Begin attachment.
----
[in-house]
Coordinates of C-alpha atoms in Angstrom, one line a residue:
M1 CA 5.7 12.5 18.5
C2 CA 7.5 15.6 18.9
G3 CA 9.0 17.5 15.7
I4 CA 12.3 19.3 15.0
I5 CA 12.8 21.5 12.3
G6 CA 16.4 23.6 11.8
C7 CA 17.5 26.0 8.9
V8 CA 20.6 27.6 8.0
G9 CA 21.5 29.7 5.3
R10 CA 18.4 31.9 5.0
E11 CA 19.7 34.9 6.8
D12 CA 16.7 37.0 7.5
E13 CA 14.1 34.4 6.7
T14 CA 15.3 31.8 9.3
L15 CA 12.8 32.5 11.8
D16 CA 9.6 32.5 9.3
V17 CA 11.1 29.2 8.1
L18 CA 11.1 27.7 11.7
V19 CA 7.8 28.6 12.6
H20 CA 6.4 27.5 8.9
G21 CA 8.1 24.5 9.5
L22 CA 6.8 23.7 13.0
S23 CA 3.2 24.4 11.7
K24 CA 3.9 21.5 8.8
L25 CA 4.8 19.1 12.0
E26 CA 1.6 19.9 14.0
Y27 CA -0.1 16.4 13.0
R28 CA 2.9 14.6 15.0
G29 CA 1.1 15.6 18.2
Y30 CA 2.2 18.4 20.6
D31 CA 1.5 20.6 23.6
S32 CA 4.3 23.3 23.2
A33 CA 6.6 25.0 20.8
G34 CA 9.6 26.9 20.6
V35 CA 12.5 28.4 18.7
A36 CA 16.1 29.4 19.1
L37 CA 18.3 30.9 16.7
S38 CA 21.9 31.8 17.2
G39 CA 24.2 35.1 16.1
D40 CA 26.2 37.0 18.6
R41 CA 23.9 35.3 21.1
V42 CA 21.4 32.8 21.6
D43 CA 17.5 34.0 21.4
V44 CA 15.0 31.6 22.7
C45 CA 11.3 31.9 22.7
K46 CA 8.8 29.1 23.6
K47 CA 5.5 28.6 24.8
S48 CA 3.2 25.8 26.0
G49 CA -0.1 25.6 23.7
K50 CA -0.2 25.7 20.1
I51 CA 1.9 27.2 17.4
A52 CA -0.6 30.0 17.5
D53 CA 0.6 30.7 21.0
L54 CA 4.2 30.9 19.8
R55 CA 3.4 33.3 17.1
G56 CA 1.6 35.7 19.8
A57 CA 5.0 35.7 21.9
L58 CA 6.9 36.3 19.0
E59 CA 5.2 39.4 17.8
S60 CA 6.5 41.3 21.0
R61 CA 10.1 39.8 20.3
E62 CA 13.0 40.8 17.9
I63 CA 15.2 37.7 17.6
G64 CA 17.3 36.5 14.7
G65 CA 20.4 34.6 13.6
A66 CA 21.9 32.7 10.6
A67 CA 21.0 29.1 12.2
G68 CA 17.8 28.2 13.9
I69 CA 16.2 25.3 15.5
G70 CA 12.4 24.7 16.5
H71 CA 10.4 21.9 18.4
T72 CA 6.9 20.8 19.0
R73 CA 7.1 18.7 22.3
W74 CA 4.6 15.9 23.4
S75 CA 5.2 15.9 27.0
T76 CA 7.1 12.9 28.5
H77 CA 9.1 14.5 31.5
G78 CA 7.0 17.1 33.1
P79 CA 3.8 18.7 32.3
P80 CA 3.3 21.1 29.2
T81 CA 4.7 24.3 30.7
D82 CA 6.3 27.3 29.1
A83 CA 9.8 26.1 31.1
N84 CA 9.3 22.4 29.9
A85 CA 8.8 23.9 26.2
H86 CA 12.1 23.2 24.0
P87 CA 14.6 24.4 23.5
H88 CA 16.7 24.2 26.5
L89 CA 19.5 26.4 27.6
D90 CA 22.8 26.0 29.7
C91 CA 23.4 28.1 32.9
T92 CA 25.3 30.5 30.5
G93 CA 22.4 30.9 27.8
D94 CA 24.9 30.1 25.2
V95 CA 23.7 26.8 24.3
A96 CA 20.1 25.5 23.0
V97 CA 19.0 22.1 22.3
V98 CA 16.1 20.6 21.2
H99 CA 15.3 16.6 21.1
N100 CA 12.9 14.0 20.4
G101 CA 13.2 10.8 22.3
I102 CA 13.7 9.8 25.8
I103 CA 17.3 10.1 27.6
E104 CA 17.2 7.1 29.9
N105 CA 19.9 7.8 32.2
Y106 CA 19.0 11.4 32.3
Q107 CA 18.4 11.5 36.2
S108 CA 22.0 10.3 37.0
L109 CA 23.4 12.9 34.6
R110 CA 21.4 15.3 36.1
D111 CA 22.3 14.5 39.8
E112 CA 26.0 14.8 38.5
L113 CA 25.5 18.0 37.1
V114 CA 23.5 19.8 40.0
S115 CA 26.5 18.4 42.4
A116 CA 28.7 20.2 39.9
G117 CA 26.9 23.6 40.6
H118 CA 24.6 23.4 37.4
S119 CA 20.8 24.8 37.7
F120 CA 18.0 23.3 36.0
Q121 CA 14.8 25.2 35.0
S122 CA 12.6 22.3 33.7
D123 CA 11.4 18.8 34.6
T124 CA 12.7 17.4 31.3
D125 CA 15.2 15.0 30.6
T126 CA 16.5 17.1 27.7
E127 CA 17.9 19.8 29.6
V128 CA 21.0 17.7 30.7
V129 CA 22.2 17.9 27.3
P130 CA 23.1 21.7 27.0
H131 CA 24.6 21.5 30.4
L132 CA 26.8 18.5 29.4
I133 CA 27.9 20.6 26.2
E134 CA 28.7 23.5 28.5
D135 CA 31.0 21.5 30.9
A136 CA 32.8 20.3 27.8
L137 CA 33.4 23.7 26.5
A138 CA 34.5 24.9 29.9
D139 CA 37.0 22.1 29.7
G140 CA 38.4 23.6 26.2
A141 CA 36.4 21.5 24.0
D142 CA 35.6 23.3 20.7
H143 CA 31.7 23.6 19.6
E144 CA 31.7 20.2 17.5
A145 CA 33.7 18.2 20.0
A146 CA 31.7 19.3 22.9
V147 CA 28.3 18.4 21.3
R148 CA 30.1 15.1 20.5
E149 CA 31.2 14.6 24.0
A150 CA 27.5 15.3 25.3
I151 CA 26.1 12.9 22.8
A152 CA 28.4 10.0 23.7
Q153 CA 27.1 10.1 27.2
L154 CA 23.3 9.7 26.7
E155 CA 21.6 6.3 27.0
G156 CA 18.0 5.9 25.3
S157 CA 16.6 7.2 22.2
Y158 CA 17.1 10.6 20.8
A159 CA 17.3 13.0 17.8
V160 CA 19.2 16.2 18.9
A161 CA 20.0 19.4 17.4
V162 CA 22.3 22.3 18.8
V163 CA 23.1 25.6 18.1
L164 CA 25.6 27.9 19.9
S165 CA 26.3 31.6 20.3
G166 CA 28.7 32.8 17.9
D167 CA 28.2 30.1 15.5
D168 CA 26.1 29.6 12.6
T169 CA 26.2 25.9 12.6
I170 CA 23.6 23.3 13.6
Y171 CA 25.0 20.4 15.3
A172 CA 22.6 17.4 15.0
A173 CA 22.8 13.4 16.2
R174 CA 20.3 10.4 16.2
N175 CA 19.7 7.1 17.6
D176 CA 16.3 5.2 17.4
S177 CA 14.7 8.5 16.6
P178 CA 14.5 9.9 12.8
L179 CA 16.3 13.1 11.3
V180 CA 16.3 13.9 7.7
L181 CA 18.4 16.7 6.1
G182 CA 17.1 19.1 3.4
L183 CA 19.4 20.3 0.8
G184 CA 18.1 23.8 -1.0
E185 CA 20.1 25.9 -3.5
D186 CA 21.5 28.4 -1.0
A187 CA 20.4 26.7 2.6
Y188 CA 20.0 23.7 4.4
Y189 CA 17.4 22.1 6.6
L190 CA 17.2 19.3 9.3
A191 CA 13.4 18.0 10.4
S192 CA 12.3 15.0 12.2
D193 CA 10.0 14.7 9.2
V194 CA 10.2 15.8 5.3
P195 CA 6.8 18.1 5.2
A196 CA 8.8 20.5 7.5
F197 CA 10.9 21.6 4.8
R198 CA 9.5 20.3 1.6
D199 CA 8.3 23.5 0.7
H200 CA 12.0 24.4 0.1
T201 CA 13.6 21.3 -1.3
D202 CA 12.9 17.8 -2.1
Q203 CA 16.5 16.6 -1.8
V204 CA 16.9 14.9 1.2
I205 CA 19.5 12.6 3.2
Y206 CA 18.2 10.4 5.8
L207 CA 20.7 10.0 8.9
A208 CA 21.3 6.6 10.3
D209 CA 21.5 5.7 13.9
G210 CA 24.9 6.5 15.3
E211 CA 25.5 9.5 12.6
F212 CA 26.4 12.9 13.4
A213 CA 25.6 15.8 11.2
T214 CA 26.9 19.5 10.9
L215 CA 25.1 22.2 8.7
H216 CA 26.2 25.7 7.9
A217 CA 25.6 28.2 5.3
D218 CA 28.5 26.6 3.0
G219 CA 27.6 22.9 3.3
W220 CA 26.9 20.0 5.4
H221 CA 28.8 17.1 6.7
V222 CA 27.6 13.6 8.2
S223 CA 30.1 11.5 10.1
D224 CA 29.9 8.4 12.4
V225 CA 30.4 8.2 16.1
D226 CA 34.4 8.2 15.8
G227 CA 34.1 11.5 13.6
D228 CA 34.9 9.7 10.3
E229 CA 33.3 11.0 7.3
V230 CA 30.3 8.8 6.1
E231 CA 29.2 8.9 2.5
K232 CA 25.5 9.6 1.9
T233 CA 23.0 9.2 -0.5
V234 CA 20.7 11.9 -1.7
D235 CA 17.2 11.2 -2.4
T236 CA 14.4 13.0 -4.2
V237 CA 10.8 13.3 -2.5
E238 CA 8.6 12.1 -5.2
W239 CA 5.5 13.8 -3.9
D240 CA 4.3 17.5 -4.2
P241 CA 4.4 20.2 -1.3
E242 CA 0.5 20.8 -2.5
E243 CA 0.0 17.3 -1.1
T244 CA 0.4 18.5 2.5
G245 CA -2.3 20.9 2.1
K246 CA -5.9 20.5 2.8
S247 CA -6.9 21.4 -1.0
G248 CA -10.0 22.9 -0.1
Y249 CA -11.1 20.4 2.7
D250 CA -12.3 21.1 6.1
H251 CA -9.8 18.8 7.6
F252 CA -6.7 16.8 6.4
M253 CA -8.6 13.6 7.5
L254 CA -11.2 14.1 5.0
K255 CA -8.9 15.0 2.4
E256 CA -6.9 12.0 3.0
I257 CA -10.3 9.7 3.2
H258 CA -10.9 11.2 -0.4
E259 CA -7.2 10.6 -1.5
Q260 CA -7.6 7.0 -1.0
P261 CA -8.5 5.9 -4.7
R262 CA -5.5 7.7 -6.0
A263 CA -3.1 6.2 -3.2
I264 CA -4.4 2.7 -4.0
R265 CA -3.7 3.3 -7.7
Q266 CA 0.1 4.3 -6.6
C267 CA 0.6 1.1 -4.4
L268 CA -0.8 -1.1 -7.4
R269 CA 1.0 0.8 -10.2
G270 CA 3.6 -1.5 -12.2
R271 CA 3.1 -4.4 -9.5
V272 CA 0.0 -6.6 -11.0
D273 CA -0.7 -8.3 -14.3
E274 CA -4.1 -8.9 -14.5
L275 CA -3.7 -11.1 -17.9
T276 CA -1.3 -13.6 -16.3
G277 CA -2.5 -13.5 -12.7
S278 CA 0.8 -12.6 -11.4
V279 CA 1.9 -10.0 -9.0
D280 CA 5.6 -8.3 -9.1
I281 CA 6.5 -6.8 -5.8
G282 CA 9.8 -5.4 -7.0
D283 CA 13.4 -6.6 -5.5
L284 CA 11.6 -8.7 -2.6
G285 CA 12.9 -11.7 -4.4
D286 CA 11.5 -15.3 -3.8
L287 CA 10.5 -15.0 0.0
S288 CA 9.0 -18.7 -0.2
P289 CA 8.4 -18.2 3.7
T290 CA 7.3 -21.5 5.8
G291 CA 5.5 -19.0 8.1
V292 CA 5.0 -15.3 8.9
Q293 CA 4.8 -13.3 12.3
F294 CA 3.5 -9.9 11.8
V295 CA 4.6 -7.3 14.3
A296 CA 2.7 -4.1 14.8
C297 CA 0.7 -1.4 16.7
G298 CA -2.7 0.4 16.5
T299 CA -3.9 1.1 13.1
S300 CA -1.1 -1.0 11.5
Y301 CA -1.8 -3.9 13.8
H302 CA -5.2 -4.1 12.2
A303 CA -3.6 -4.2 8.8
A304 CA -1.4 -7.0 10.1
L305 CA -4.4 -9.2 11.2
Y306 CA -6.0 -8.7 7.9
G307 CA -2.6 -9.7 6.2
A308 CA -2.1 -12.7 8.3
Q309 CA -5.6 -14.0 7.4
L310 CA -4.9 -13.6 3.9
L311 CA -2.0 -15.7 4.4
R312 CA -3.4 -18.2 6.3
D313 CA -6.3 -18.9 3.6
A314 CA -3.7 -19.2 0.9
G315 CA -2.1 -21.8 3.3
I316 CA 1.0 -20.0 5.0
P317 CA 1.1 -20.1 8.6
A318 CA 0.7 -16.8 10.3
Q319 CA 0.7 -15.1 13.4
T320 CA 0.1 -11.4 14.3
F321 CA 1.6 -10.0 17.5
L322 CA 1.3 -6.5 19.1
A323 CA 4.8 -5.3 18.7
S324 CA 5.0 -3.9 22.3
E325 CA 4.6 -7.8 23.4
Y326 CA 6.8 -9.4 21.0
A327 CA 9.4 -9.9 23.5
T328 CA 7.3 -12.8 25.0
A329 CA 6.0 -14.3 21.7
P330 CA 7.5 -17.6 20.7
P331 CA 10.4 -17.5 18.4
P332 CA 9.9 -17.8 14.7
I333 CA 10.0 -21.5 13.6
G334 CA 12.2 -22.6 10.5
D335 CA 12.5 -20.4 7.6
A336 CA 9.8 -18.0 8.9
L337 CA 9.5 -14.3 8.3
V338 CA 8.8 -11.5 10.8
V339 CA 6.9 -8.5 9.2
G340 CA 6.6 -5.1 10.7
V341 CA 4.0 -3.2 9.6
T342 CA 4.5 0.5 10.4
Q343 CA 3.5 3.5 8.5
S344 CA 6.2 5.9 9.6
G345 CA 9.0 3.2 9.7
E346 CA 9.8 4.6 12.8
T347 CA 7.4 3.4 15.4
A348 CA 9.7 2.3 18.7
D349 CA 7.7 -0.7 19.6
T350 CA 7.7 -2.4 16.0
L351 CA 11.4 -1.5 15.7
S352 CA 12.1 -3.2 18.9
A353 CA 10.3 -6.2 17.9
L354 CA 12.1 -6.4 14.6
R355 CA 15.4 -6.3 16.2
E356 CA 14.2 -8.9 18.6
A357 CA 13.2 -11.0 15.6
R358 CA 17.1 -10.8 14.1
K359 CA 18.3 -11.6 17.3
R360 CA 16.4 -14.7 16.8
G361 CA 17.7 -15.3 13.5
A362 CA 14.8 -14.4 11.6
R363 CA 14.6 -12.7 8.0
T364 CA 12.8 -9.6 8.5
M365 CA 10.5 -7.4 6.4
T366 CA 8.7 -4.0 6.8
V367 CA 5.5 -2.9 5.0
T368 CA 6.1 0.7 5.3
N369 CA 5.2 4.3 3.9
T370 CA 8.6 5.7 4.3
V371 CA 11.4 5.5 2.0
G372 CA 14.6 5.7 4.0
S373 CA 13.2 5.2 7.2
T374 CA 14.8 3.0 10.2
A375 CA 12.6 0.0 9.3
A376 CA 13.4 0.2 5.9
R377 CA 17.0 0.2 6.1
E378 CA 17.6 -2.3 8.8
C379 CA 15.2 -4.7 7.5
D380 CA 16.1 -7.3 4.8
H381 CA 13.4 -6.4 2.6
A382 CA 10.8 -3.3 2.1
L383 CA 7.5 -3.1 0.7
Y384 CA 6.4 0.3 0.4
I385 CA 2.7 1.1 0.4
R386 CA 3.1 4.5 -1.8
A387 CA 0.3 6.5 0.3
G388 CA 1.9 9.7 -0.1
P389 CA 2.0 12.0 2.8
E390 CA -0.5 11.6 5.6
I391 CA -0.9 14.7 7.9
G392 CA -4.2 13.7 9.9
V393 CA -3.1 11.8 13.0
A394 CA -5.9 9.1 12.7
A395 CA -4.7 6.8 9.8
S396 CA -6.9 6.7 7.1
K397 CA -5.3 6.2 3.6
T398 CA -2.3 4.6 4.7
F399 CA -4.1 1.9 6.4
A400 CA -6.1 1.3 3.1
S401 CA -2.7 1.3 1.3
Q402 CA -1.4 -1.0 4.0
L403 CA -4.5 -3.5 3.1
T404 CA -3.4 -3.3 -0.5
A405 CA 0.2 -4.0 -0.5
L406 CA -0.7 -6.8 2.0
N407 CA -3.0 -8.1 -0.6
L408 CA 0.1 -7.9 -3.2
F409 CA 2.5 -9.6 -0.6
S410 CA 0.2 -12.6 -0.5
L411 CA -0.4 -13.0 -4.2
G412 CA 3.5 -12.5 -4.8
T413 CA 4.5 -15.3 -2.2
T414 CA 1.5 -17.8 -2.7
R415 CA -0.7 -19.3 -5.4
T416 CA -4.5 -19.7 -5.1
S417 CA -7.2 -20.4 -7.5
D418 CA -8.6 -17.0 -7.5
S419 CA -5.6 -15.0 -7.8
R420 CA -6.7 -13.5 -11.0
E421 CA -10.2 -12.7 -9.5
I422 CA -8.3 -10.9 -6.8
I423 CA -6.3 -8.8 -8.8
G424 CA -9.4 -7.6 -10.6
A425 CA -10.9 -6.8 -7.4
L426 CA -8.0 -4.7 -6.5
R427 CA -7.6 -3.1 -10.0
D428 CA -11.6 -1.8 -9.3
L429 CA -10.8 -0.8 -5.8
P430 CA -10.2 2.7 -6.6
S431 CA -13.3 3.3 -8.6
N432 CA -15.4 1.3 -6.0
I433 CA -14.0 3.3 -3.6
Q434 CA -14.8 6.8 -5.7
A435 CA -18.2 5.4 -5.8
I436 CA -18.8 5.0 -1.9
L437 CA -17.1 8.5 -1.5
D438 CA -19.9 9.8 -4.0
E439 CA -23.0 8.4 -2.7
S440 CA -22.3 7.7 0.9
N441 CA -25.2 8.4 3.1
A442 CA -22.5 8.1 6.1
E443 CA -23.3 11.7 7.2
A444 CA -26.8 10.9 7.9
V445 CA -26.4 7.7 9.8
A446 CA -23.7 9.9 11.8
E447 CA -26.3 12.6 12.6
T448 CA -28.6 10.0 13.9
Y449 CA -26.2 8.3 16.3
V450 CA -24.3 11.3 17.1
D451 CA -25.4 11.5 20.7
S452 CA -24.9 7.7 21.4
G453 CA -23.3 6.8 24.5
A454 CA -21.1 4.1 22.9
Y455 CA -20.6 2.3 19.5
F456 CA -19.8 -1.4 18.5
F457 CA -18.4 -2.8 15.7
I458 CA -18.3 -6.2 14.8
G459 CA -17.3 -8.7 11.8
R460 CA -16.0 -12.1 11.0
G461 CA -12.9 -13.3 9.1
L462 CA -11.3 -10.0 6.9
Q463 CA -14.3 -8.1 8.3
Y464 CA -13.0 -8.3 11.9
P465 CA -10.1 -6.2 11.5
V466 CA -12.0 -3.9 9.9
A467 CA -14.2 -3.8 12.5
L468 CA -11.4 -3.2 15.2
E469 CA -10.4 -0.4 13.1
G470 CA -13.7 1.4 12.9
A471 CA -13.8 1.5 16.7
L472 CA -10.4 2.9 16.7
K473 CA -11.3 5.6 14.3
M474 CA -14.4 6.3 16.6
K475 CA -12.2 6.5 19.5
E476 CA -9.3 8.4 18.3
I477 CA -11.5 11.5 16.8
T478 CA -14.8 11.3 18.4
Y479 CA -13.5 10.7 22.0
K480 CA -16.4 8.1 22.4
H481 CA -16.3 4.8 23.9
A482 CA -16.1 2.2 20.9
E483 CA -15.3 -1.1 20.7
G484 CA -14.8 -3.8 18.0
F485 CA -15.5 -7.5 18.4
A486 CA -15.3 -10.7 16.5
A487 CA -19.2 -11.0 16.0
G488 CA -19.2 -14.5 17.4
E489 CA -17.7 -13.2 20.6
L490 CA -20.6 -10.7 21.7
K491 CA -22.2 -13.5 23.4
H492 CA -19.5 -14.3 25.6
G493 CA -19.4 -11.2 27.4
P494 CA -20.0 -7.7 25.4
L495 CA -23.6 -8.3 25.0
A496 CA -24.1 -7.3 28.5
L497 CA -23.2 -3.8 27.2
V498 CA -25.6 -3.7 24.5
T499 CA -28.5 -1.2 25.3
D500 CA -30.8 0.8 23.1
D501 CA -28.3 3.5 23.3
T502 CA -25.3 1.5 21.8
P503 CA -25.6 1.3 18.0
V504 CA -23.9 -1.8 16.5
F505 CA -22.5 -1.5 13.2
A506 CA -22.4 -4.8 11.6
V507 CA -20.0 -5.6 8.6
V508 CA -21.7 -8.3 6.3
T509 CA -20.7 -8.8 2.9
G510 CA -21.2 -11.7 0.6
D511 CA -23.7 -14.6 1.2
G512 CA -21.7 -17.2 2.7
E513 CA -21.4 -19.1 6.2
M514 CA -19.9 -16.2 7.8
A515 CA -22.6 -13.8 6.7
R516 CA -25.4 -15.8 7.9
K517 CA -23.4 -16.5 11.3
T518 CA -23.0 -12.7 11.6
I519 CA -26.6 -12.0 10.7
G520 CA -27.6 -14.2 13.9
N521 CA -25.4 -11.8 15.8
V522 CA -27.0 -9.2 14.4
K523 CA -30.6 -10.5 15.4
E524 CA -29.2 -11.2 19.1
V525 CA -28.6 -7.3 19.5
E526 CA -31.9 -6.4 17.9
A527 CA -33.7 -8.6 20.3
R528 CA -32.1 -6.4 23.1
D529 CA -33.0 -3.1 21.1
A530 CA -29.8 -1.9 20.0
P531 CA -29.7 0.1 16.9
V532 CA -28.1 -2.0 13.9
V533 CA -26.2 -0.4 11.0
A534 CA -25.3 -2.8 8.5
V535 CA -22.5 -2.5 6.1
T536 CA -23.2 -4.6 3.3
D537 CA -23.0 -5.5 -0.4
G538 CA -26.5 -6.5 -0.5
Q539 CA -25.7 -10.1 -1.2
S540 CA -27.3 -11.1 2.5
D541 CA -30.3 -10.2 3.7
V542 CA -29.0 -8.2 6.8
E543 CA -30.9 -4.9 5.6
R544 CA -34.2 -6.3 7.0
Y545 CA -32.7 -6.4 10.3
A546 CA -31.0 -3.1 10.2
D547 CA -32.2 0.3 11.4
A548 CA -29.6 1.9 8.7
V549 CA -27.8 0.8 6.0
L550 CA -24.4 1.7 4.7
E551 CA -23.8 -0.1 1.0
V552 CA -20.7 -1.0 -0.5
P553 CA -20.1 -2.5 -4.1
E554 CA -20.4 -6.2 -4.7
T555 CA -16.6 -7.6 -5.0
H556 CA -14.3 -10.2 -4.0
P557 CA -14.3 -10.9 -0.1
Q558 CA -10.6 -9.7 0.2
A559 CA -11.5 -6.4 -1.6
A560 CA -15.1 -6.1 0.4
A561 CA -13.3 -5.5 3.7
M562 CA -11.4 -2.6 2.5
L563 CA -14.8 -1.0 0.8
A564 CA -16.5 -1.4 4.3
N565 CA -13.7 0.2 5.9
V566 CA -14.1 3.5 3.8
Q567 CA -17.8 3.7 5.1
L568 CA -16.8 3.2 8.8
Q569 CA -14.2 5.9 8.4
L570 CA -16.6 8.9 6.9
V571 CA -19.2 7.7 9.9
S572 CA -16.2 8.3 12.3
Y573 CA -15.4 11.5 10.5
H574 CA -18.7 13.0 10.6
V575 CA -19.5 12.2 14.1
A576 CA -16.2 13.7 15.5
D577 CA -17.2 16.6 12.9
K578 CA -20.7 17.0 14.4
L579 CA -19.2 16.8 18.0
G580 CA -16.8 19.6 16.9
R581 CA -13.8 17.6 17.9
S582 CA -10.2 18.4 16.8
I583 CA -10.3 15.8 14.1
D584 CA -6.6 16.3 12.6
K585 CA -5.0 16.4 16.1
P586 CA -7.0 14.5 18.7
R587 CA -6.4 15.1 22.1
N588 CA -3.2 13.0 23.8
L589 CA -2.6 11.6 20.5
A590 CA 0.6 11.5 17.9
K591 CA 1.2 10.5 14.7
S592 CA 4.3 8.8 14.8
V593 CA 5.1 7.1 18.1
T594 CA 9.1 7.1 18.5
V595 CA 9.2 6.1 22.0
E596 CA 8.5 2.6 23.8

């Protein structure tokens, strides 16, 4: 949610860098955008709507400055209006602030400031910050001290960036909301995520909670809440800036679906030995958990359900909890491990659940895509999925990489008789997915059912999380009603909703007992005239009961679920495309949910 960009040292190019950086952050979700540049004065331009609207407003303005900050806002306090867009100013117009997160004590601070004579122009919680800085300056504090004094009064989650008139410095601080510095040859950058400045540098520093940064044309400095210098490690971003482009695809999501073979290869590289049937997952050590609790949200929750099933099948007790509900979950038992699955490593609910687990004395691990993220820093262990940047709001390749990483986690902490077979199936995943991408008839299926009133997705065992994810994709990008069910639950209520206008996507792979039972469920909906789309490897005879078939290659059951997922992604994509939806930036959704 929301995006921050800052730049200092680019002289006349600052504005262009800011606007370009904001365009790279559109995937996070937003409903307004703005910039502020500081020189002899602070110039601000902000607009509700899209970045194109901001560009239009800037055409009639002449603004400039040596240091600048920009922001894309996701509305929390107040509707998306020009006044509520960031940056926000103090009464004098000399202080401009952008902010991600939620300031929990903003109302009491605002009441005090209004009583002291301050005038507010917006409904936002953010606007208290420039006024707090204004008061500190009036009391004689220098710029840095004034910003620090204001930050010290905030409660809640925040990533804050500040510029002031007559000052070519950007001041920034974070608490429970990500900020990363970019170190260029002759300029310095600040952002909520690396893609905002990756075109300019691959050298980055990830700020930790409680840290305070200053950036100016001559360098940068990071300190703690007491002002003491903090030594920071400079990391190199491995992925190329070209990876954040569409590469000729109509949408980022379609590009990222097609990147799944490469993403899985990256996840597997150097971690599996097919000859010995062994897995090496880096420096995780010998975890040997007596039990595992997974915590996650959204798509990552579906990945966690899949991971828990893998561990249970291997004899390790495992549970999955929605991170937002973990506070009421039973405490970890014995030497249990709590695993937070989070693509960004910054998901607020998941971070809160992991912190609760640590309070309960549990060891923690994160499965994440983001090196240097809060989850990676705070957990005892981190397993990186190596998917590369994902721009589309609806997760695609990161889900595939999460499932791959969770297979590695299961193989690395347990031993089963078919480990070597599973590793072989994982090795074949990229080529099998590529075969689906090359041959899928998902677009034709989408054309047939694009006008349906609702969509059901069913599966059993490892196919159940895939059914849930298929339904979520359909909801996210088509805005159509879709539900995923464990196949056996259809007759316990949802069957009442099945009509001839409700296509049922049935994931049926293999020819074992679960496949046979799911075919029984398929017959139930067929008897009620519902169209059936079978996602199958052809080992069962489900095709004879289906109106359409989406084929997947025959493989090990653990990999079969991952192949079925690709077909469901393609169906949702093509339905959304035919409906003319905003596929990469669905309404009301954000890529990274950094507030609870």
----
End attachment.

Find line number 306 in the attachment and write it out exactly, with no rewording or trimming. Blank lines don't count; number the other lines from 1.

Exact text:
A304 CA -1.4 -7.0 10.1